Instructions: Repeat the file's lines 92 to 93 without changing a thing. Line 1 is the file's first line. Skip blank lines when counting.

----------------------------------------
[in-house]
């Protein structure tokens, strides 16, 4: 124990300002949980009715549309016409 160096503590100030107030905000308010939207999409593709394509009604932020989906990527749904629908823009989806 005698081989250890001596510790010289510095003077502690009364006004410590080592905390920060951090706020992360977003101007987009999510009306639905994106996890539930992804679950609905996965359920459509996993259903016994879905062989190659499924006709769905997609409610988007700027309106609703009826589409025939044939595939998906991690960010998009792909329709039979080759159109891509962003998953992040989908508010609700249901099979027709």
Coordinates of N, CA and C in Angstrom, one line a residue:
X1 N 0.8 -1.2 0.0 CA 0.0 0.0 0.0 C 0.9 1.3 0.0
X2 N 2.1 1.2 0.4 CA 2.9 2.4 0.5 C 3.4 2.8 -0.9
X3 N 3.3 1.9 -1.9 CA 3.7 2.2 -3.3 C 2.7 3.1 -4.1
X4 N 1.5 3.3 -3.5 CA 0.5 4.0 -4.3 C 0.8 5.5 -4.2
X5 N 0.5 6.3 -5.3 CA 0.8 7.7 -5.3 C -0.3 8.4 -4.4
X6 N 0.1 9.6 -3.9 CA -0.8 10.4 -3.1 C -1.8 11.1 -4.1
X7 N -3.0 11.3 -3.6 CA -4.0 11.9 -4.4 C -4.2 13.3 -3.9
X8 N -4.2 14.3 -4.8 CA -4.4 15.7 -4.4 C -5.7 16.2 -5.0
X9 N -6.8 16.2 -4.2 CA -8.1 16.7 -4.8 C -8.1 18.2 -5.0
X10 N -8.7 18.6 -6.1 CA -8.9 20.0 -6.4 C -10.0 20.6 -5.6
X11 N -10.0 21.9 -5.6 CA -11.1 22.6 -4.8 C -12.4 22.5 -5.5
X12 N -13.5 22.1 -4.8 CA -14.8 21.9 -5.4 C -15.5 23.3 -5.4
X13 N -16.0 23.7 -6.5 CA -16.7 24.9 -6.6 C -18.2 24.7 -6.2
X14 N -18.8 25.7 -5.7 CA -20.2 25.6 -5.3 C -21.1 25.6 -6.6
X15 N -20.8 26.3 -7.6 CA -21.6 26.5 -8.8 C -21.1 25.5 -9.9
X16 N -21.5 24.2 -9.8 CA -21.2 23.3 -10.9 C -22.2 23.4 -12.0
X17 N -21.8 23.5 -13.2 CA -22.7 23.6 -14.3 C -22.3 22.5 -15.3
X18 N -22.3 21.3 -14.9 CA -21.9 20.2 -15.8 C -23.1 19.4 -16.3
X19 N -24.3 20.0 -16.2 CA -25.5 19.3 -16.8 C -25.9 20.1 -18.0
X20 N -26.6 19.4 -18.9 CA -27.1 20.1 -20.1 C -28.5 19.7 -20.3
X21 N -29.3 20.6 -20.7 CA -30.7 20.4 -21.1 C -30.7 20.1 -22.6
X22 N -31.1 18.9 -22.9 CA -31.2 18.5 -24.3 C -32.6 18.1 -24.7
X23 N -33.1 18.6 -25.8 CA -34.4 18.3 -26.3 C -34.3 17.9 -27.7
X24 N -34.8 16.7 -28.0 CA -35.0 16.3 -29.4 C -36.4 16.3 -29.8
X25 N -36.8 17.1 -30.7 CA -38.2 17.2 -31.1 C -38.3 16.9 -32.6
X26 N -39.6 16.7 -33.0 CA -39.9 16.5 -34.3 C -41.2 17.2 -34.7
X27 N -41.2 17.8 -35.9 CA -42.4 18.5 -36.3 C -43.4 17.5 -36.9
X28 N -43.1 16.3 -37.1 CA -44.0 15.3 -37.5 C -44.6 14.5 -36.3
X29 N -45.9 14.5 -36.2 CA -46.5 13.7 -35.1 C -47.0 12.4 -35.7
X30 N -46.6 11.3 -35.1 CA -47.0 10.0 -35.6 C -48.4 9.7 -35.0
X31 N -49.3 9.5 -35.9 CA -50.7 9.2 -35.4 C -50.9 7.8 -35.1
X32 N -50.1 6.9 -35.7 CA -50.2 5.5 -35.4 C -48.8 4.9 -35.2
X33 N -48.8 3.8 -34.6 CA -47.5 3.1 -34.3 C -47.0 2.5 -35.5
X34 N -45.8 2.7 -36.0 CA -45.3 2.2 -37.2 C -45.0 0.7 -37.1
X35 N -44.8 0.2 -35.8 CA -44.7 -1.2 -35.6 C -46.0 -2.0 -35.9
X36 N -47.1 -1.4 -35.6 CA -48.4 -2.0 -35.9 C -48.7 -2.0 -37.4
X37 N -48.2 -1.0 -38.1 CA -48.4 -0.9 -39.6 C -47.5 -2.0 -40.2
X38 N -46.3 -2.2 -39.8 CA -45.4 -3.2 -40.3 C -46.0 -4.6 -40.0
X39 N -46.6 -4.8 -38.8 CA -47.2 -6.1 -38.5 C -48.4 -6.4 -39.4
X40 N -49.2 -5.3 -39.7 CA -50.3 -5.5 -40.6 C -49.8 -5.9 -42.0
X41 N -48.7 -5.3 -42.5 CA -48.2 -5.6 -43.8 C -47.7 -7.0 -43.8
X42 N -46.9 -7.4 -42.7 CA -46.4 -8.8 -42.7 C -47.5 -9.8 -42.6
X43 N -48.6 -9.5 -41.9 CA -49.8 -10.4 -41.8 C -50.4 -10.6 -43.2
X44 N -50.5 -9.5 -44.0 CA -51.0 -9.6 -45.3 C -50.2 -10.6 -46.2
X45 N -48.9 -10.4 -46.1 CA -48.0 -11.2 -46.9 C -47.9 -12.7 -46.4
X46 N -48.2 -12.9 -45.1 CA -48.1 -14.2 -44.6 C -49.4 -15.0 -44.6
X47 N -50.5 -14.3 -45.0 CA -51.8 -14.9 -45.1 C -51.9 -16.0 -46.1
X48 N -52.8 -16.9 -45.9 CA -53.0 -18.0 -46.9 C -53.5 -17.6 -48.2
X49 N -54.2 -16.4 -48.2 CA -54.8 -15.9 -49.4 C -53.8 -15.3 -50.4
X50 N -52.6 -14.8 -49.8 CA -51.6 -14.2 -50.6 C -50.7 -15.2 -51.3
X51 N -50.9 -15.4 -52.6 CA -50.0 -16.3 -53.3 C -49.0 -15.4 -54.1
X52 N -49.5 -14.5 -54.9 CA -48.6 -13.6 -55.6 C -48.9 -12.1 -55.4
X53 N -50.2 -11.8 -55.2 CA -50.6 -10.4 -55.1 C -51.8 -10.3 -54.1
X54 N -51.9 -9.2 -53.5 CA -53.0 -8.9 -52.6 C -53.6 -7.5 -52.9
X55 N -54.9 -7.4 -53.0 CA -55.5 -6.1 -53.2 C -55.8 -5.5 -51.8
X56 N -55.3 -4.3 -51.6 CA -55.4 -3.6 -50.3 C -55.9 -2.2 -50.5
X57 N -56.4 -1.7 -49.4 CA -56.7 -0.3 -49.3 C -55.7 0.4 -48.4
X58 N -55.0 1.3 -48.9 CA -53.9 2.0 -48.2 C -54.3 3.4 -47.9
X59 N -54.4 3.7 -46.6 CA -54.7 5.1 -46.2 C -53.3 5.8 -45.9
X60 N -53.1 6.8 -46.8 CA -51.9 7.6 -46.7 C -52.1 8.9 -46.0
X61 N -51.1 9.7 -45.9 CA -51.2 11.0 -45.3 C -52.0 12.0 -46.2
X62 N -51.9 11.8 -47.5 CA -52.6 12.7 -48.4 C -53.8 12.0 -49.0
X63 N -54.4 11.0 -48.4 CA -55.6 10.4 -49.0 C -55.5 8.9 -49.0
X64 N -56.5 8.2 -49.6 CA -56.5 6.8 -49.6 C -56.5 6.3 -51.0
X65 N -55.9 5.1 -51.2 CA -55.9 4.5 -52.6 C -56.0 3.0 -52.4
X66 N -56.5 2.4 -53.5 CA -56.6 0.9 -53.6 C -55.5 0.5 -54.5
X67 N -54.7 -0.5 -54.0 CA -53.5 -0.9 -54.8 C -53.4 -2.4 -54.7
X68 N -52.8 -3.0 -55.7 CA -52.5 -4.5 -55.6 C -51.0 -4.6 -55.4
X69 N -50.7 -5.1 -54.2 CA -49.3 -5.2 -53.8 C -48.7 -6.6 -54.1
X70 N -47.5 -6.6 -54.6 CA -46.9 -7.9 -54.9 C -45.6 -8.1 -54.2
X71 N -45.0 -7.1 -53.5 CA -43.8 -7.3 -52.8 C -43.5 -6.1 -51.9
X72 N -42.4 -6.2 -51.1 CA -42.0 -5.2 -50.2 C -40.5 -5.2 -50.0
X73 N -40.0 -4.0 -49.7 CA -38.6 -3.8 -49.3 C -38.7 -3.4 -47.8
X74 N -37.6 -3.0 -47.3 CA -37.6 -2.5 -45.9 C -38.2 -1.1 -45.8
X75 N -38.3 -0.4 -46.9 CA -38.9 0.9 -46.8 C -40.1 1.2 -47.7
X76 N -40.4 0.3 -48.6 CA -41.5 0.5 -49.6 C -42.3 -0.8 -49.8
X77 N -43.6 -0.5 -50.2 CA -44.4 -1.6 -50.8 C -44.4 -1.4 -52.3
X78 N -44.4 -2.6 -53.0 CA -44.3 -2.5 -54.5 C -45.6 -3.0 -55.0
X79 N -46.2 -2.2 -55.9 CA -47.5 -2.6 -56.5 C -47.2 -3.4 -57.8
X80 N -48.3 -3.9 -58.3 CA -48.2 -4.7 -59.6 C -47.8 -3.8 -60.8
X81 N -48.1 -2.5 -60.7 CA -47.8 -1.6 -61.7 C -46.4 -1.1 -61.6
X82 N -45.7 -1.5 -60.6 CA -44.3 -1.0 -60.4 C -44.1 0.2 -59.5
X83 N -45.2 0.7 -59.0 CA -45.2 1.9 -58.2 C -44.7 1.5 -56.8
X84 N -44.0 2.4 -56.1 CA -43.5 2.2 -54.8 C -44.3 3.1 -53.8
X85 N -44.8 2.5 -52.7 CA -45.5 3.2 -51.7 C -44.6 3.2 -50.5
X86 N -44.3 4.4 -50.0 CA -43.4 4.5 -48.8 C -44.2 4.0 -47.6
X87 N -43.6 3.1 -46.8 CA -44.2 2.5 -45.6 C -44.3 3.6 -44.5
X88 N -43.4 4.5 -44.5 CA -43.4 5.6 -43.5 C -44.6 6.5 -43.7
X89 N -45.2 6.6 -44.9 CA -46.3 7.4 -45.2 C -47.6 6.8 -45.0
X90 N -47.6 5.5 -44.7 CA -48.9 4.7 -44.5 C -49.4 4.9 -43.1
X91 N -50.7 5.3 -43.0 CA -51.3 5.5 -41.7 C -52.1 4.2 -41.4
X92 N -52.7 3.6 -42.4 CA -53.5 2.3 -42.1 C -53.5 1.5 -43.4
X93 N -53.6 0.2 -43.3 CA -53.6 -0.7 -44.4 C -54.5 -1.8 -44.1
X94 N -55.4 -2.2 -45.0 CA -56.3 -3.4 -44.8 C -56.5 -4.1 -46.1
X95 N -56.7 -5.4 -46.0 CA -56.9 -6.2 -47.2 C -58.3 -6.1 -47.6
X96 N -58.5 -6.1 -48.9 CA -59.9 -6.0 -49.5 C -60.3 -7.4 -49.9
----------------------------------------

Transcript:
X89 N -45.2 6.6 -44.9 CA -46.3 7.4 -45.2 C -47.6 6.8 -45.0
X90 N -47.6 5.5 -44.7 CA -48.9 4.7 -44.5 C -49.4 4.9 -43.1